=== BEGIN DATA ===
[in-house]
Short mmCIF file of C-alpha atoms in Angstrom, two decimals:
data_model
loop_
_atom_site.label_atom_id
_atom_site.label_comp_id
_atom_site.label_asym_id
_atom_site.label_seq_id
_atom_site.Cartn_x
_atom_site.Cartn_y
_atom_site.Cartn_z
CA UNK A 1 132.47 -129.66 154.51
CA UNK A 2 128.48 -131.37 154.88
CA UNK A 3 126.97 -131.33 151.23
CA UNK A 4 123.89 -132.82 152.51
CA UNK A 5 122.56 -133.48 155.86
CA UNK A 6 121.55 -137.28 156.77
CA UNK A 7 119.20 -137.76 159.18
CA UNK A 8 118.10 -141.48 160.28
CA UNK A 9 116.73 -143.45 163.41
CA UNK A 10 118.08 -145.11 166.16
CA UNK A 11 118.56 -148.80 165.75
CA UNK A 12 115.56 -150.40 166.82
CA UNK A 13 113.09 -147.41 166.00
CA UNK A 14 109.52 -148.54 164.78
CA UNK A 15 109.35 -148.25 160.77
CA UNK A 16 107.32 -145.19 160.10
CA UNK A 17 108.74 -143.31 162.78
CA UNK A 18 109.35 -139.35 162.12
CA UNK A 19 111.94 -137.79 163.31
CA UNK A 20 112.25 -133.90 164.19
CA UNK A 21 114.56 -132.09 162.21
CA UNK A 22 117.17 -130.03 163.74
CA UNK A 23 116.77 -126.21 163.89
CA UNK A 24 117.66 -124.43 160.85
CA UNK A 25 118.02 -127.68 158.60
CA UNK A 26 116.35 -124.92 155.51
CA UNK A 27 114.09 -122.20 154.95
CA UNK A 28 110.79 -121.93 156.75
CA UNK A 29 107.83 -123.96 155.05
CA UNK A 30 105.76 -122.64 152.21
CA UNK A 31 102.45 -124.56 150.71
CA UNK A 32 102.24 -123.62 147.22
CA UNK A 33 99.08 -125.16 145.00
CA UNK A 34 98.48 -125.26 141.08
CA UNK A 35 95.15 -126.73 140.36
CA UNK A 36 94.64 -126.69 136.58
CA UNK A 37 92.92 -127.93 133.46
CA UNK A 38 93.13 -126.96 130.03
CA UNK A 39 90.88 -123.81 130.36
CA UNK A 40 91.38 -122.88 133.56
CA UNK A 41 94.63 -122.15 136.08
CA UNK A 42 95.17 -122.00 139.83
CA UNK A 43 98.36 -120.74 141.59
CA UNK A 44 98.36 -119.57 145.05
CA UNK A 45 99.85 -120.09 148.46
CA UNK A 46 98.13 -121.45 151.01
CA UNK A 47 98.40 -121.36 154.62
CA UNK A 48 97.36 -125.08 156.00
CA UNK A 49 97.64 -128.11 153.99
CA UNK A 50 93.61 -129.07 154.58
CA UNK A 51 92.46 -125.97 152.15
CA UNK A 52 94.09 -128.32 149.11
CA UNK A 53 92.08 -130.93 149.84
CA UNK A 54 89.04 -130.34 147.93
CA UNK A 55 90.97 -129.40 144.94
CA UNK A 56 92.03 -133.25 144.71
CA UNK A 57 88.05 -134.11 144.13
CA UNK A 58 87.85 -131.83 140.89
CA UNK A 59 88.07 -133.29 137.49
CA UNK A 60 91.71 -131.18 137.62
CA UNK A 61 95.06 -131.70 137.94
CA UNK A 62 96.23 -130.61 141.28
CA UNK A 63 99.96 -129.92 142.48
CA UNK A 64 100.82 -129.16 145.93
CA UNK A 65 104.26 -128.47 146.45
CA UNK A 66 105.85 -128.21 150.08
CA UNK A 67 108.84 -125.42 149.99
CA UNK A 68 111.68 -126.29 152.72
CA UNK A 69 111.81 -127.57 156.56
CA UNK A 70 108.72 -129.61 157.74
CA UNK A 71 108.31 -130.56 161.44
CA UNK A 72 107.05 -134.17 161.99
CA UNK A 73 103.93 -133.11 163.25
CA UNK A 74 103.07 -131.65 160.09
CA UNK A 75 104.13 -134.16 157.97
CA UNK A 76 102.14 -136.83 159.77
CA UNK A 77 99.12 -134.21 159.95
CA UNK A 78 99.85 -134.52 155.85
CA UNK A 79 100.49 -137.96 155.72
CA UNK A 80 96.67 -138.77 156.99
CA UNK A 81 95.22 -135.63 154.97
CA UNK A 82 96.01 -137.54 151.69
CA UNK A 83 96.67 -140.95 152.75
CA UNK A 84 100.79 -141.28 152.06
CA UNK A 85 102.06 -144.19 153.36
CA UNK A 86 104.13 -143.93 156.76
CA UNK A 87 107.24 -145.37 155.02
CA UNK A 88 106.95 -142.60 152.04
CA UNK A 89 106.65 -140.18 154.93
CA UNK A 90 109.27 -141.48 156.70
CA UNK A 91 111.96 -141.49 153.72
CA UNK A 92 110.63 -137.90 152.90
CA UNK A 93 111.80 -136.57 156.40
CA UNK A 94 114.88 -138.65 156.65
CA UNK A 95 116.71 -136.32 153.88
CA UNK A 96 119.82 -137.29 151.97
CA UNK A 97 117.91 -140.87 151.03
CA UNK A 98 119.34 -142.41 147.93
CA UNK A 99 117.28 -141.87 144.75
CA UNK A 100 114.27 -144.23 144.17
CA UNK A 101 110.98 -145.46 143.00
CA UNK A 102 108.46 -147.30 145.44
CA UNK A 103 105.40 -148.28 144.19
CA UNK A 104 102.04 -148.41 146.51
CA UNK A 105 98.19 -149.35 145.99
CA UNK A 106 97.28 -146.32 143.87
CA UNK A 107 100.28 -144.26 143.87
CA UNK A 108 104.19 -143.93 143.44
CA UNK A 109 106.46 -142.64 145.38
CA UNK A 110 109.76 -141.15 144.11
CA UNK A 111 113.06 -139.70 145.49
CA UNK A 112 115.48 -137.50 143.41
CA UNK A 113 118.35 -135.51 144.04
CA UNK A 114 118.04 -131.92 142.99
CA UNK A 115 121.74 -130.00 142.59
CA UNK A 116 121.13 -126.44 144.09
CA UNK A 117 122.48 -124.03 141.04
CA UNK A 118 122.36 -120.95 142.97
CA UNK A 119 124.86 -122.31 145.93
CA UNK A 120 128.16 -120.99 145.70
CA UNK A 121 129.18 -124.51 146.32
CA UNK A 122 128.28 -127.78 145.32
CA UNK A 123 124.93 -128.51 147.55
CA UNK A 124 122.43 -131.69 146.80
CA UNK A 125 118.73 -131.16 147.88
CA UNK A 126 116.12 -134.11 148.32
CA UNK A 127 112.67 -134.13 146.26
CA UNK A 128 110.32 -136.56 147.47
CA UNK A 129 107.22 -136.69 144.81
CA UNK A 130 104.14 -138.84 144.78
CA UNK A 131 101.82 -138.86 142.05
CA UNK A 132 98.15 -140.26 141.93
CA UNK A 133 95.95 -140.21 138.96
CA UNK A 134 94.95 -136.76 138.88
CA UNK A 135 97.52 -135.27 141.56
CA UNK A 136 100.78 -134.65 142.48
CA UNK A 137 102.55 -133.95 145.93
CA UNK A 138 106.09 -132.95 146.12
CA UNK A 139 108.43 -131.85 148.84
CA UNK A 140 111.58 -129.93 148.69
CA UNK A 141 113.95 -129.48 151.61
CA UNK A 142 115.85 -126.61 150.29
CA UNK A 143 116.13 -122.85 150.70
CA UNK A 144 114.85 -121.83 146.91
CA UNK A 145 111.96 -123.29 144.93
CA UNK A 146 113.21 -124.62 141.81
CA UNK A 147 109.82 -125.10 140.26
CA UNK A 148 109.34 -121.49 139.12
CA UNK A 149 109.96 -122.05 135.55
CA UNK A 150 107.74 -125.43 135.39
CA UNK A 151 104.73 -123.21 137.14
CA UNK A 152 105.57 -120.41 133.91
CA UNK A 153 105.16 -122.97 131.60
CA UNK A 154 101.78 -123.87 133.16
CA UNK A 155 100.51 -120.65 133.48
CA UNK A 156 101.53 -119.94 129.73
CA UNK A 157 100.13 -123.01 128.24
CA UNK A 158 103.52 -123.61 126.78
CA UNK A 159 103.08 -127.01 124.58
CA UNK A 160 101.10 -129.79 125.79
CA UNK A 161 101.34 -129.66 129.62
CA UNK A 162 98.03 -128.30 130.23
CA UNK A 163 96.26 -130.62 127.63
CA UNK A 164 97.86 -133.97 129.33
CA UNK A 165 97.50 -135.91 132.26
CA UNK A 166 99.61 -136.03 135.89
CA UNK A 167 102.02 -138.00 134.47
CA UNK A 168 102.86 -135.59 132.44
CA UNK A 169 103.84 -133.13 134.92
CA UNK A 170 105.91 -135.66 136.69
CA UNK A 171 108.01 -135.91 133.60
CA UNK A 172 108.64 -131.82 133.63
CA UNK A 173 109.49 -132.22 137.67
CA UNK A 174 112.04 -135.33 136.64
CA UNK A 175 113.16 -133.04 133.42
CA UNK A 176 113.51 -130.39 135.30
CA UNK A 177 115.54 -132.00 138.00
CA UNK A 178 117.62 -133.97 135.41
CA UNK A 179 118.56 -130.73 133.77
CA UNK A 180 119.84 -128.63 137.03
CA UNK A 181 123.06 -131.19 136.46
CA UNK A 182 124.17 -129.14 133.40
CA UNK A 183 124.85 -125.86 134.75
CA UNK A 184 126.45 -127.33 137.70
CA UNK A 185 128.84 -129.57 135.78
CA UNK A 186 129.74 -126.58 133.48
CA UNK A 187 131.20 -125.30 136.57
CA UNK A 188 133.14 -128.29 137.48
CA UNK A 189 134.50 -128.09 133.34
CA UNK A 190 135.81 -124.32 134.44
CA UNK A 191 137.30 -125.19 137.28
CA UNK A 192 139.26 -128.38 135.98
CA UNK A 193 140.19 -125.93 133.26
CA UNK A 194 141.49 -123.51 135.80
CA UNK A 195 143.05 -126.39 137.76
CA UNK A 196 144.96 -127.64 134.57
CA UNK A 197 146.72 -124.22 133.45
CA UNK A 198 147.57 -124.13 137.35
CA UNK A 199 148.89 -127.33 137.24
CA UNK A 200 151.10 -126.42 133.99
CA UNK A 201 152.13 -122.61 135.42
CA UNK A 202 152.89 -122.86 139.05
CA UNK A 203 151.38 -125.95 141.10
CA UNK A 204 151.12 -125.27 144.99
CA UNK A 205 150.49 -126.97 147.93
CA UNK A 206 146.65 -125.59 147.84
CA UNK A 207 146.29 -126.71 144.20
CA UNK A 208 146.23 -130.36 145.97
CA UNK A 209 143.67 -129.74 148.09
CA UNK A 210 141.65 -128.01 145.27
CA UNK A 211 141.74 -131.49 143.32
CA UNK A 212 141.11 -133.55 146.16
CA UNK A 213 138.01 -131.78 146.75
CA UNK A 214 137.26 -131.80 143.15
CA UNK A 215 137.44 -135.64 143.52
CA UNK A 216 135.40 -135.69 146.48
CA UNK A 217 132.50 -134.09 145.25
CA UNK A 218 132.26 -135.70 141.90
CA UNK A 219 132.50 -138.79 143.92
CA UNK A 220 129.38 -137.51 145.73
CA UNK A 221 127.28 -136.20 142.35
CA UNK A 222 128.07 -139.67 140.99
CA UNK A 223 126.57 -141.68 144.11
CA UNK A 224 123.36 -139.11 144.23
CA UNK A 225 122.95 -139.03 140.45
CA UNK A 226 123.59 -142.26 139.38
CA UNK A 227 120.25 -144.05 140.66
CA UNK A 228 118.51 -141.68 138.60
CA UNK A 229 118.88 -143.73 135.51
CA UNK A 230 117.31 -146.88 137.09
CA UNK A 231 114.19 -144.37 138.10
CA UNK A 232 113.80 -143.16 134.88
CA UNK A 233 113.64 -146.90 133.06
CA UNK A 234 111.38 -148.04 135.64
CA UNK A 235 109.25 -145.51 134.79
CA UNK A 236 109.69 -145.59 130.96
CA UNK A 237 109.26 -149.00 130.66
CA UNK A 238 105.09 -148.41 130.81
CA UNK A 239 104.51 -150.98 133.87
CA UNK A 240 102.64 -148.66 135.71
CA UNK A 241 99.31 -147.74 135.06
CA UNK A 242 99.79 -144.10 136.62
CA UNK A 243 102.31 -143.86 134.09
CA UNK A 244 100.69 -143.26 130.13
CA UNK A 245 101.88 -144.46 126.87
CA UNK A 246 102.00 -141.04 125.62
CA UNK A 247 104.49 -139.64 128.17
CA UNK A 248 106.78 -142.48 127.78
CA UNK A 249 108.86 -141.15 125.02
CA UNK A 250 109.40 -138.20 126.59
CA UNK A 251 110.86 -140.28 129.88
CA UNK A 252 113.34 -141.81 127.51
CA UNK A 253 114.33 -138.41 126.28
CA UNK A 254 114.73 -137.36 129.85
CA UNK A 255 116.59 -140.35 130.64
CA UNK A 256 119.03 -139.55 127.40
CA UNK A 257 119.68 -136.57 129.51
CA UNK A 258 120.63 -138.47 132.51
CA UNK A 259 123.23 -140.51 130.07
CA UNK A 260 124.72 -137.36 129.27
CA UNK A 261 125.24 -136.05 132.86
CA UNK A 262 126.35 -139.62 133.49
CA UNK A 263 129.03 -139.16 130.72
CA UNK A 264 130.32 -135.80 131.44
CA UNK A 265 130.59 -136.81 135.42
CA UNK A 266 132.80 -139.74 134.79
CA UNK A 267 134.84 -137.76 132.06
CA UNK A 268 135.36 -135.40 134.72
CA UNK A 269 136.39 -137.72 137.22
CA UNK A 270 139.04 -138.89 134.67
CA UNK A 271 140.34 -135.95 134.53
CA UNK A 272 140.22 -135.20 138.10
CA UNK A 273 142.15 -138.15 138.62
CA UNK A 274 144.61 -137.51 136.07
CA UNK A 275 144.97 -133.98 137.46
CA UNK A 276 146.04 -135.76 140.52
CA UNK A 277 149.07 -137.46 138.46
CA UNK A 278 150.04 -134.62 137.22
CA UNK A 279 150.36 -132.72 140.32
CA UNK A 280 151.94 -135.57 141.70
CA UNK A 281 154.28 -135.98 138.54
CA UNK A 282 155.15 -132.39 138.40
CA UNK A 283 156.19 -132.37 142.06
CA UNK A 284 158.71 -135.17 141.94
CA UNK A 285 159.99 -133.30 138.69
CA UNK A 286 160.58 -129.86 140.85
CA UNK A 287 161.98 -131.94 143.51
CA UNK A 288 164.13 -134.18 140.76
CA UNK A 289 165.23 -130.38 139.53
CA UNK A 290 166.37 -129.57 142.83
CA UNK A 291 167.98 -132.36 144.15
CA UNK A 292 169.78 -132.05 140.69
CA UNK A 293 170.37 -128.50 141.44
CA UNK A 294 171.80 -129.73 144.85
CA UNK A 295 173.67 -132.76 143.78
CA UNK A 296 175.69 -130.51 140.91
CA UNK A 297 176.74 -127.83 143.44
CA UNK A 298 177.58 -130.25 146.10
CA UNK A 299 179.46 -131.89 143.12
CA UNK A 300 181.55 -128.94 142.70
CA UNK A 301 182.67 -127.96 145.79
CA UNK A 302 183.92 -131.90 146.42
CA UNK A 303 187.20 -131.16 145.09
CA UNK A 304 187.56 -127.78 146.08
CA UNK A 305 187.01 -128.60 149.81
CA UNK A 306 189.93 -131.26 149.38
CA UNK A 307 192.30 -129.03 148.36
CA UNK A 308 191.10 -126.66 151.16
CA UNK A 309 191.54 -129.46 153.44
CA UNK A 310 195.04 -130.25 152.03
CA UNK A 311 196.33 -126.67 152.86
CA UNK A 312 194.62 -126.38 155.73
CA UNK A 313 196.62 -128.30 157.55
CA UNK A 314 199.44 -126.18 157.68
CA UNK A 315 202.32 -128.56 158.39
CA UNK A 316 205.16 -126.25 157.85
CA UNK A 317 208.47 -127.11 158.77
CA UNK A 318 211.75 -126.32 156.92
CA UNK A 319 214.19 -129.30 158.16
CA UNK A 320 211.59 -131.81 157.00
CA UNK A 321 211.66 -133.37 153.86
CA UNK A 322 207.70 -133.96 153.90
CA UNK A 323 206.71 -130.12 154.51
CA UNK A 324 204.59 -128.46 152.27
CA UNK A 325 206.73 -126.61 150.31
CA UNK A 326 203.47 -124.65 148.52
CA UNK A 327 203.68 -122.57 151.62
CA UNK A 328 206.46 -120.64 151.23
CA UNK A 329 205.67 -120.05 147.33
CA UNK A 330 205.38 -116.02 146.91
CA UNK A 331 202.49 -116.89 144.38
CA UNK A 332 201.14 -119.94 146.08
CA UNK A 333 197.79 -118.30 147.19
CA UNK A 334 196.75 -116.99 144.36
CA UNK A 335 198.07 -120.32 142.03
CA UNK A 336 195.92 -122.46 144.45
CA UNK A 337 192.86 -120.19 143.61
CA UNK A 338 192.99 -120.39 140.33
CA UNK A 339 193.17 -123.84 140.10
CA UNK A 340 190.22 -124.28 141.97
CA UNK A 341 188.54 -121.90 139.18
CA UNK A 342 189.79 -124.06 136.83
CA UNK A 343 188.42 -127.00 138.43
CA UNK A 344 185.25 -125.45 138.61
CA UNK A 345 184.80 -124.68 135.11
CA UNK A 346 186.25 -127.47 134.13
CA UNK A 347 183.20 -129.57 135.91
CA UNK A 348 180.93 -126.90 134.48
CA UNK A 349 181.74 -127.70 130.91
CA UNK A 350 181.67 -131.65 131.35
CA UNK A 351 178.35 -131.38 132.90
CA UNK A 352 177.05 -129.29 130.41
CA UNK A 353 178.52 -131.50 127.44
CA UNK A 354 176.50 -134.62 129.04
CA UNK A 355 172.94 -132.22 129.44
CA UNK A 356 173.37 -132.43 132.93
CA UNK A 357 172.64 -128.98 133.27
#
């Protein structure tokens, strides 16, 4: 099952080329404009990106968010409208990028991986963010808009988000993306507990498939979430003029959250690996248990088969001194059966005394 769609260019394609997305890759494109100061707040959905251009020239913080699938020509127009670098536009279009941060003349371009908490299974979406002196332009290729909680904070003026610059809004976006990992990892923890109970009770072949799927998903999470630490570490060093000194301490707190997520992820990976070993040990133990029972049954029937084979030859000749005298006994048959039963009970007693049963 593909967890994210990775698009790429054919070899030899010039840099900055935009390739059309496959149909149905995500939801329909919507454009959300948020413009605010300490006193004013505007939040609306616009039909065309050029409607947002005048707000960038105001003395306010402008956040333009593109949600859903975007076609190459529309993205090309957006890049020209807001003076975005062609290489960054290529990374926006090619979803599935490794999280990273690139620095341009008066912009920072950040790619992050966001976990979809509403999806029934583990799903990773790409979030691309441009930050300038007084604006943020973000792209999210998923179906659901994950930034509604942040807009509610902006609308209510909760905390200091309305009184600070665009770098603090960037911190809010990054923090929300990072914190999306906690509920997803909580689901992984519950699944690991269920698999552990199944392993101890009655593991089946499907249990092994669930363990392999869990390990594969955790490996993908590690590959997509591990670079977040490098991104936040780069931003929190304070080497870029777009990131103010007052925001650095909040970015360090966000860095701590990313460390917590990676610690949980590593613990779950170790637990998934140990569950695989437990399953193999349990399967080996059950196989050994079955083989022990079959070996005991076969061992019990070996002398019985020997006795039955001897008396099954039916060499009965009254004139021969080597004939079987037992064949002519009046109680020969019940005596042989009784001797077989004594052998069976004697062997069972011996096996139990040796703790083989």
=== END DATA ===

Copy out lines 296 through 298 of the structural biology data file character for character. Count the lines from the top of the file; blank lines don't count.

CA UNK A 285 159.99 -133.30 138.69
CA UNK A 286 160.58 -129.86 140.85
CA UNK A 287 161.98 -131.94 143.51